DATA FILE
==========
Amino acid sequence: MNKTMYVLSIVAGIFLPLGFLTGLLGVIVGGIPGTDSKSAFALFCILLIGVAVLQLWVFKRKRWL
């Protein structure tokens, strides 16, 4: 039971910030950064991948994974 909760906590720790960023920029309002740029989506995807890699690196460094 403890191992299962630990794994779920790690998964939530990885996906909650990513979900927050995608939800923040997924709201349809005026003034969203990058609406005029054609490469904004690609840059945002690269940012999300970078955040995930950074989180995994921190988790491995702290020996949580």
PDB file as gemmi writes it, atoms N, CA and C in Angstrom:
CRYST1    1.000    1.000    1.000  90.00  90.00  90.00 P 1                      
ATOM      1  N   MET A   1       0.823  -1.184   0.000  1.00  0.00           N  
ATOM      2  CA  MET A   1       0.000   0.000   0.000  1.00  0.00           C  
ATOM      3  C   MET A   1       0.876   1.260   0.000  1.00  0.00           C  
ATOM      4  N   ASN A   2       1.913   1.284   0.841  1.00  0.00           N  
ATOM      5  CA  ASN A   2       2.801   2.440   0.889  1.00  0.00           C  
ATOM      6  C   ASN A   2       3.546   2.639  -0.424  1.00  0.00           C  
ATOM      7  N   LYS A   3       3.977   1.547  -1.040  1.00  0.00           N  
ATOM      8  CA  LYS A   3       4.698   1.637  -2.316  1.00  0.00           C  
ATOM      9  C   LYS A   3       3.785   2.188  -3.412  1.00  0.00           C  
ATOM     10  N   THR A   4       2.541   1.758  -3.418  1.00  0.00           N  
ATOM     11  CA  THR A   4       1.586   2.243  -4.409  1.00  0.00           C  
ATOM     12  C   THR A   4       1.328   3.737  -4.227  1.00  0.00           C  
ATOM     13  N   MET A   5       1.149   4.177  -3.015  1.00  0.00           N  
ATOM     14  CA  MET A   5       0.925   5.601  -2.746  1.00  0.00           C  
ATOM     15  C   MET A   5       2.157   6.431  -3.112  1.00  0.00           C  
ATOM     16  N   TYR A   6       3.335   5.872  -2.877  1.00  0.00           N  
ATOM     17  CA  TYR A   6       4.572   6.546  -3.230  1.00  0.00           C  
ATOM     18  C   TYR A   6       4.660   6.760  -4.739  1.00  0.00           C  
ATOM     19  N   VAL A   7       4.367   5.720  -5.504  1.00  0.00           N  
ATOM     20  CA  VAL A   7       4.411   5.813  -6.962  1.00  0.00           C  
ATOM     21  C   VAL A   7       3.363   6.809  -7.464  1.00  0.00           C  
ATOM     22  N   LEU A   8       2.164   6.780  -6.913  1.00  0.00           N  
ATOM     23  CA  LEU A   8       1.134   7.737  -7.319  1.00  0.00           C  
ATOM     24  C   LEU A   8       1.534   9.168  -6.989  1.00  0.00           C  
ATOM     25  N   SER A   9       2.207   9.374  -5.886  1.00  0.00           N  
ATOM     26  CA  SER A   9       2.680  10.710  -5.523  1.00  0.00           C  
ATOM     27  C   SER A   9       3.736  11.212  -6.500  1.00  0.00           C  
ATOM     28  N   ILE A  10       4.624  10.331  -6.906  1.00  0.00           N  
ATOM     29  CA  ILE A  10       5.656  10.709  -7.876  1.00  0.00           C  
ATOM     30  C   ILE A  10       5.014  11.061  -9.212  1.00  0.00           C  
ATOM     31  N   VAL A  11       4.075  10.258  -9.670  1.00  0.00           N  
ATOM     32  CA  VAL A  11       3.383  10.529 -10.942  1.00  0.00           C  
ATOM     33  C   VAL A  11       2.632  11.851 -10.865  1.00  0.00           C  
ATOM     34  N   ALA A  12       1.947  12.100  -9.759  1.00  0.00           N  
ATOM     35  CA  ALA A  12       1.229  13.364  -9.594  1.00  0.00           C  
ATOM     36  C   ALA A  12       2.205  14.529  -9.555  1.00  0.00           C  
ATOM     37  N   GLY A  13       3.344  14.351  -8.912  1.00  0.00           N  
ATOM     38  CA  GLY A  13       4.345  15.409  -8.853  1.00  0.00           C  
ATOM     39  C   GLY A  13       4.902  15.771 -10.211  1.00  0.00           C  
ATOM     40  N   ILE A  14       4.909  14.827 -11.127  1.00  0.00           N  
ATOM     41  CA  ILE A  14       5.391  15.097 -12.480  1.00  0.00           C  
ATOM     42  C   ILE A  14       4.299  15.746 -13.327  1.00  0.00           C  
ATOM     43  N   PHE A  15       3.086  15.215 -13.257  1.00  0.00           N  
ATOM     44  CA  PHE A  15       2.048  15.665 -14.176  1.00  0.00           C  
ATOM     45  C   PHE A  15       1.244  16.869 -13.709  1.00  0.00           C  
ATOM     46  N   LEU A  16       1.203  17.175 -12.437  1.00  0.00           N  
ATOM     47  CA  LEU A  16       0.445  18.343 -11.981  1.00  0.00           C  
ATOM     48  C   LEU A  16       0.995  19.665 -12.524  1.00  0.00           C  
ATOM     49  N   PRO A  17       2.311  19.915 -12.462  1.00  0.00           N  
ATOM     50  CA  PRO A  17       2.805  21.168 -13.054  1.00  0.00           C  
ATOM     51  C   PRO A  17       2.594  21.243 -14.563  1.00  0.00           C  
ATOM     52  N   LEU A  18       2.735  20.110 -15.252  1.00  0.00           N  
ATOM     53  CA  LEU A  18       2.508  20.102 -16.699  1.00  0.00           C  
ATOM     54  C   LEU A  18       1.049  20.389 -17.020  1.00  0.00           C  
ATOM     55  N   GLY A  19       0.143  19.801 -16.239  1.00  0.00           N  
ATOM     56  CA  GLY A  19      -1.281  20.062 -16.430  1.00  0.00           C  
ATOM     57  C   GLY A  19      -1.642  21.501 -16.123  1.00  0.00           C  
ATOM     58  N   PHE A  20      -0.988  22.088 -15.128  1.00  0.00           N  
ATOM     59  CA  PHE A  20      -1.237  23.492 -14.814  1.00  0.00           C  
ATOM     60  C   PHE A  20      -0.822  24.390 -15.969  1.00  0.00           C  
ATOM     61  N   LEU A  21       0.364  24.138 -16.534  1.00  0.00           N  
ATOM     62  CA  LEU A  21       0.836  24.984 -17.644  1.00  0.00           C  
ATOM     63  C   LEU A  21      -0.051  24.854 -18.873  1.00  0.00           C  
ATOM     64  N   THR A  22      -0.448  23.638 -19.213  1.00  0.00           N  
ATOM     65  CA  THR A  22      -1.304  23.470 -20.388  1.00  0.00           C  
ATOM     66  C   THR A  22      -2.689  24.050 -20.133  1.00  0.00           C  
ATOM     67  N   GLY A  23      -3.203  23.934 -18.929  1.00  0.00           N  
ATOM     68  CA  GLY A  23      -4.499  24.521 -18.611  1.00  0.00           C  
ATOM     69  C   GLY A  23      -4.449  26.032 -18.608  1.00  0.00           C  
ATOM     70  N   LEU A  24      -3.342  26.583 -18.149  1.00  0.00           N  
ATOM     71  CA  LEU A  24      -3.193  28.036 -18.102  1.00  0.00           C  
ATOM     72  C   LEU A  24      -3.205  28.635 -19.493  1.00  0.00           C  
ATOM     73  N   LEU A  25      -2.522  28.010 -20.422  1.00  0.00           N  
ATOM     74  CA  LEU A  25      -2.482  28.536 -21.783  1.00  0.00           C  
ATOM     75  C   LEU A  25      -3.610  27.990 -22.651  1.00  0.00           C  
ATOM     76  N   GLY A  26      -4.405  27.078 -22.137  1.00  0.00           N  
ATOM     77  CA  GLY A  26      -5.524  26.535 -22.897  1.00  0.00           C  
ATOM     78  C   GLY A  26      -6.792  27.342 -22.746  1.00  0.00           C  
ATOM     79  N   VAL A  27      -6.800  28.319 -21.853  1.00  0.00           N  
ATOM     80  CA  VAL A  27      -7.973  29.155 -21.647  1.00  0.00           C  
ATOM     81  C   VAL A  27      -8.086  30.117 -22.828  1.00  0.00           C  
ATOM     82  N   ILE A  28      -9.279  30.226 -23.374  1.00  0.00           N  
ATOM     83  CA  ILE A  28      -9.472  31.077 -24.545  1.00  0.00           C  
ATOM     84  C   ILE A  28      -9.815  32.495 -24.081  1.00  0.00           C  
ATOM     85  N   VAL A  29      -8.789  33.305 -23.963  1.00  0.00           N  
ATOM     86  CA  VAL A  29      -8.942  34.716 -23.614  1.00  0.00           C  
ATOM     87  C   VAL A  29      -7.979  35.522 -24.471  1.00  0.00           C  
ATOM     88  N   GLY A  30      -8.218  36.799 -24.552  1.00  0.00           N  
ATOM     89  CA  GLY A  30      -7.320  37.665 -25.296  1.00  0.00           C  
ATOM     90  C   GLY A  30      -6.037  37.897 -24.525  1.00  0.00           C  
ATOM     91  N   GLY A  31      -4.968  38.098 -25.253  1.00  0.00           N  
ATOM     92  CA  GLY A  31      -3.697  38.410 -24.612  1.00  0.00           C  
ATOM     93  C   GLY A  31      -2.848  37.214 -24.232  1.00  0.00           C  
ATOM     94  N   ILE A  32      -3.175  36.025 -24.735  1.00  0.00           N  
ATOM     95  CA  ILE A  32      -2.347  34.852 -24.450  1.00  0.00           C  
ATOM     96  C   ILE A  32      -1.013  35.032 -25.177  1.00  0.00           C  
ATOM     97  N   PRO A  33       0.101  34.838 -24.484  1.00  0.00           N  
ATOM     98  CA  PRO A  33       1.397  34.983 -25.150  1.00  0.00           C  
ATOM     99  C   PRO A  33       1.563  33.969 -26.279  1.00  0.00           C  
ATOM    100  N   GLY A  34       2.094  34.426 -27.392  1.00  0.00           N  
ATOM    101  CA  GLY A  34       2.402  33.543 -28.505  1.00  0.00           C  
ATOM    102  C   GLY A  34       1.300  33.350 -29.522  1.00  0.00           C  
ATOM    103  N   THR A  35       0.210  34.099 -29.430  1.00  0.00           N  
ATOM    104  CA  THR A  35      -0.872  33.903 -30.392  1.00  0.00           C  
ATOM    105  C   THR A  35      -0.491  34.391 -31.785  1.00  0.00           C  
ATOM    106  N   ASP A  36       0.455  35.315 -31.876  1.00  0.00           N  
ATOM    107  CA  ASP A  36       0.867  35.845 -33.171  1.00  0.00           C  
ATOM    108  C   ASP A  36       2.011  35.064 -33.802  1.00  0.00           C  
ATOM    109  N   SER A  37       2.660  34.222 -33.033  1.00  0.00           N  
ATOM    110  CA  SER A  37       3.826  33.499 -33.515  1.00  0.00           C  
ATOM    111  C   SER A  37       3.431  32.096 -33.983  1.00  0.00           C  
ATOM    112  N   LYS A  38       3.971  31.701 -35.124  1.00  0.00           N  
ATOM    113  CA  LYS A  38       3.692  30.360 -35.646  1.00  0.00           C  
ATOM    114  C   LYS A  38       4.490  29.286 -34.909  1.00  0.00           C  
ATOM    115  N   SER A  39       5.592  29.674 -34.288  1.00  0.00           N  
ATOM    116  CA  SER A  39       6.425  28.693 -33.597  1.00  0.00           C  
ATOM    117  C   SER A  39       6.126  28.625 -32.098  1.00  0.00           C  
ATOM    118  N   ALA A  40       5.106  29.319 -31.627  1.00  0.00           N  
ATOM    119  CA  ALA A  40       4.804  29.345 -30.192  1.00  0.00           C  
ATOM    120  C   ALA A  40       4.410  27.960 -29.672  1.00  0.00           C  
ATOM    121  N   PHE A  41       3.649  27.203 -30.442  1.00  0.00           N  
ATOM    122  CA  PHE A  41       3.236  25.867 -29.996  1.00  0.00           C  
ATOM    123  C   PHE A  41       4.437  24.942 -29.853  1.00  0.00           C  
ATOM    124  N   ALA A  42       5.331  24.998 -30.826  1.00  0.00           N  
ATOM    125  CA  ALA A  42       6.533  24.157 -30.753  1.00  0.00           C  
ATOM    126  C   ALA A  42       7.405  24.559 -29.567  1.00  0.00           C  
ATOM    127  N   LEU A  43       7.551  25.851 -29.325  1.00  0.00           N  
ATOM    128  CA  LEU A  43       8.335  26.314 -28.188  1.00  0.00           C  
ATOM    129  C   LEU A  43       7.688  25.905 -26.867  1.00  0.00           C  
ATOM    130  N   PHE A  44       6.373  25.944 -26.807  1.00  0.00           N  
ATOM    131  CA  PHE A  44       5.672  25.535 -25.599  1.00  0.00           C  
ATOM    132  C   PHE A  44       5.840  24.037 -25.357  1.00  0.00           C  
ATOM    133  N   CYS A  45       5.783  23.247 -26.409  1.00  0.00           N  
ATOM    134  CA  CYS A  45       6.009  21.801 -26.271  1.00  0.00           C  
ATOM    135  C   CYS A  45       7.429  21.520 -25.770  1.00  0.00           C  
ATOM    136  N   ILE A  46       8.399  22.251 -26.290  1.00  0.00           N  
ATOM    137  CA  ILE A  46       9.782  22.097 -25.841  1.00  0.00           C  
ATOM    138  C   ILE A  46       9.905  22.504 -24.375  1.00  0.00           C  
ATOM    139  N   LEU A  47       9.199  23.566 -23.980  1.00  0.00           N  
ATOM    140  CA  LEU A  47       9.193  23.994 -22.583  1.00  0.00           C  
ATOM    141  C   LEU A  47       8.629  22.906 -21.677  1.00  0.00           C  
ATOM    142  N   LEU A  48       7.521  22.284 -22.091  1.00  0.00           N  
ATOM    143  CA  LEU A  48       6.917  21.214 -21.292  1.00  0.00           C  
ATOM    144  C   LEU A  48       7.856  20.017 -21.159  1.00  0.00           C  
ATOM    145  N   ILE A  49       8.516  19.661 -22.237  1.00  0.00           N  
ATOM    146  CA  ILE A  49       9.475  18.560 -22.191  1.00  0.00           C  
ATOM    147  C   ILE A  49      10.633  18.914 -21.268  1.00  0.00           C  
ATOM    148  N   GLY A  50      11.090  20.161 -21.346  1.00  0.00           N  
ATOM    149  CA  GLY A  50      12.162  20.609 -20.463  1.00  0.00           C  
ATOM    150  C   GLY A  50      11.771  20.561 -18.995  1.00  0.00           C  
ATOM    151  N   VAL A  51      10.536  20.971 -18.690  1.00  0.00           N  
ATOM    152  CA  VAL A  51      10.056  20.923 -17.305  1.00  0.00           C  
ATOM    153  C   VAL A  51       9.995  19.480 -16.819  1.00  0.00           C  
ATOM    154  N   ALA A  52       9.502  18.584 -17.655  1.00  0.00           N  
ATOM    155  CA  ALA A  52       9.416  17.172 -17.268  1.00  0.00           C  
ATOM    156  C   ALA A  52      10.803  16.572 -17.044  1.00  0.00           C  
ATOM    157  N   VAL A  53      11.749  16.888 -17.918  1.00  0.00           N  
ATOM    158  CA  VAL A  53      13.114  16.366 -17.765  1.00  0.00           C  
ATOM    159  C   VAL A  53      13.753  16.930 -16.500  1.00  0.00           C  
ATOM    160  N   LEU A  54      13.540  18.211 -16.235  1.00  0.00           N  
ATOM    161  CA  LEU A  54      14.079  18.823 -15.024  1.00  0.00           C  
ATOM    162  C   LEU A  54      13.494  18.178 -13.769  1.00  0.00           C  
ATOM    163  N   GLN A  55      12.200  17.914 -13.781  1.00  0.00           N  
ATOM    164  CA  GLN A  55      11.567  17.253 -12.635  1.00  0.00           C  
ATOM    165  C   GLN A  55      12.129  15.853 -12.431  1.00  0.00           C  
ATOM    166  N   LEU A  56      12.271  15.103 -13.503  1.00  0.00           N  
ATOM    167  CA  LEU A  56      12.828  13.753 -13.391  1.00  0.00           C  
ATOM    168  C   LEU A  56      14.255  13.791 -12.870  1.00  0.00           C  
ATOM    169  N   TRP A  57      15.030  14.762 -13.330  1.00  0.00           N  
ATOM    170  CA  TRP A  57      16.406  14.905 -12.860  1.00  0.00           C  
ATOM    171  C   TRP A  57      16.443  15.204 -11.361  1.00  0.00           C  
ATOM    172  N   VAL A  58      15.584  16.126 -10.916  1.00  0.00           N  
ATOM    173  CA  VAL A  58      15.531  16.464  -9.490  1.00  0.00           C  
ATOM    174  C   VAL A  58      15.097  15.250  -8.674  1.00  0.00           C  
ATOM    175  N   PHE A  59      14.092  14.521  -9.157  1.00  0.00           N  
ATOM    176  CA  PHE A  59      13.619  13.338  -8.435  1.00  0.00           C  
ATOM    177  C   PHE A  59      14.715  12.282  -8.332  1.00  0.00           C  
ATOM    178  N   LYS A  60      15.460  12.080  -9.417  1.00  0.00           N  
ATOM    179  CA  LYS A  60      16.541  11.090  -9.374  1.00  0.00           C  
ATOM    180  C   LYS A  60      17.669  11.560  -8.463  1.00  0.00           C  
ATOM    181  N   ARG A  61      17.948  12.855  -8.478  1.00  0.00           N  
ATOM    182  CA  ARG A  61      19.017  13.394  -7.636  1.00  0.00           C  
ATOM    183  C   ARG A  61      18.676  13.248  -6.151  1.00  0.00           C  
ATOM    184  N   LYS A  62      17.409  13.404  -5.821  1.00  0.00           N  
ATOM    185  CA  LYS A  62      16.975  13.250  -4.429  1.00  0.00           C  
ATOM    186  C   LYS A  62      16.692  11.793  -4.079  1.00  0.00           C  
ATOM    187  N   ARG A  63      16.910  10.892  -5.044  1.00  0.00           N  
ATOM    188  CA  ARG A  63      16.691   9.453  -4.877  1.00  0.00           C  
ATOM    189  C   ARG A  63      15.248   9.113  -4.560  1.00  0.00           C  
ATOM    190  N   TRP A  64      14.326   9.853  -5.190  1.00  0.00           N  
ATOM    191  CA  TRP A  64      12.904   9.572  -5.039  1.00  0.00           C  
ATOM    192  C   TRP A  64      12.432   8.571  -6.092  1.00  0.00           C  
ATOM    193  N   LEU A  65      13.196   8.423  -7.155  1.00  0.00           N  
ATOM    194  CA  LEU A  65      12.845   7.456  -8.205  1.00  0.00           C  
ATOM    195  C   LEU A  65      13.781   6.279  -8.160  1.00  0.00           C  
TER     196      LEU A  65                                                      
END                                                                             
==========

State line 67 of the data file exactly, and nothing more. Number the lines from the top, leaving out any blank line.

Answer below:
ATOM     63  C   LEU A  21      -0.051  24.854 -18.873  1.00  0.00           C  